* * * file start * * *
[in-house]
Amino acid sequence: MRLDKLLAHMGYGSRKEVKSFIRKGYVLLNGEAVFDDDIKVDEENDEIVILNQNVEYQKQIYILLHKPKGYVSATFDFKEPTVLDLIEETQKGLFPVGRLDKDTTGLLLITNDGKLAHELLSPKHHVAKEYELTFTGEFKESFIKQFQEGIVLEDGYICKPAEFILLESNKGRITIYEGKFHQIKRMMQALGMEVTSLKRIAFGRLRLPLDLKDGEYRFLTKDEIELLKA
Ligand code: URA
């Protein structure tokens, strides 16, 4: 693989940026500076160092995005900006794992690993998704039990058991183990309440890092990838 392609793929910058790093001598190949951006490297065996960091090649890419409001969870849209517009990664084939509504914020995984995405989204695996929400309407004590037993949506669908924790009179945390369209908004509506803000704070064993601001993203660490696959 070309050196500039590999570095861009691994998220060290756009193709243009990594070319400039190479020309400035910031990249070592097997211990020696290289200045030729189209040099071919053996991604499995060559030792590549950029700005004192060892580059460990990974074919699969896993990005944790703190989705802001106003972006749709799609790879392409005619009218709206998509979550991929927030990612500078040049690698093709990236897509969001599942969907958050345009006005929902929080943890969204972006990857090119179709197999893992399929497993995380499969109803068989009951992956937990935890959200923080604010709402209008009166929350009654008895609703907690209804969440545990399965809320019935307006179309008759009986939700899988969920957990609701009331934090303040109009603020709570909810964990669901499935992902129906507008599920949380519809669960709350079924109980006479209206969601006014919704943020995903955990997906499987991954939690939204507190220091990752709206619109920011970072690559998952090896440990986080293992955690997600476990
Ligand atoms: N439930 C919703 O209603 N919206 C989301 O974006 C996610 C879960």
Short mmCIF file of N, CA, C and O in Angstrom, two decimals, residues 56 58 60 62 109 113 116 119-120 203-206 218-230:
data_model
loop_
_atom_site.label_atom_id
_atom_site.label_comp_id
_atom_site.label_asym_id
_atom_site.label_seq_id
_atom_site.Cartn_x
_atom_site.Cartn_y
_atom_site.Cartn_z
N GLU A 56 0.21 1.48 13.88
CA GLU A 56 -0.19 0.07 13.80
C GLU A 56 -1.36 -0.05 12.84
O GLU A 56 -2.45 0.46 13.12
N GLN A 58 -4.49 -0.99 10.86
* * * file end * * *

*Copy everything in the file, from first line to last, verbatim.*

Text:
[in-house]
Amino acid sequence: MRLDKLLAHMGYGSRKEVKSFIRKGYVLLNGEAVFDDDIKVDEENDEIVILNQNVEYQKQIYILLHKPKGYVSATFDFKEPTVLDLIEETQKGLFPVGRLDKDTTGLLLITNDGKLAHELLSPKHHVAKEYELTFTGEFKESFIKQFQEGIVLEDGYICKPAEFILLESNKGRITIYEGKFHQIKRMMQALGMEVTSLKRIAFGRLRLPLDLKDGEYRFLTKDEIELLKA
Ligand code: URA
């Protein structure tokens, strides 16, 4: 693989940026500076160092995005900006794992690993998704039990058991183990309440890092990838 392609793929910058790093001598190949951006490297065996960091090649890419409001969870849209517009990664084939509504914020995984995405989204695996929400309407004590037993949506669908924790009179945390369209908004509506803000704070064993601001993203660490696959 070309050196500039590999570095861009691994998220060290756009193709243009990594070319400039190479020309400035910031990249070592097997211990020696290289200045030729189209040099071919053996991604499995060559030792590549950029700005004192060892580059460990990974074919699969896993990005944790703190989705802001106003972006749709799609790879392409005619009218709206998509979550991929927030990612500078040049690698093709990236897509969001599942969907958050345009006005929902929080943890969204972006990857090119179709197999893992399929497993995380499969109803068989009951992956937990935890959200923080604010709402209008009166929350009654008895609703907690209804969440545990399965809320019935307006179309008759009986939700899988969920957990609701009331934090303040109009603020709570909810964990669901499935992902129906507008599920949380519809669960709350079924109980006479209206969601006014919704943020995903955990997906499987991954939690939204507190220091990752709206619109920011970072690559998952090896440990986080293992955690997600476990
Ligand atoms: N439930 C919703 O209603 N919206 C989301 O974006 C996610 C879960």
Short mmCIF file of N, CA, C and O in Angstrom, two decimals, residues 56 58 60 62 109 113 116 119-120 203-206 218-230:
data_model
loop_
_atom_site.label_atom_id
_atom_site.label_comp_id
_atom_site.label_asym_id
_atom_site.label_seq_id
_atom_site.Cartn_x
_atom_site.Cartn_y
_atom_site.Cartn_z
N GLU A 56 0.21 1.48 13.88
CA GLU A 56 -0.19 0.07 13.80
C GLU A 56 -1.36 -0.05 12.84
O GLU A 56 -2.45 0.46 13.12
N GLN A 58 -4.49 -0.99 10.86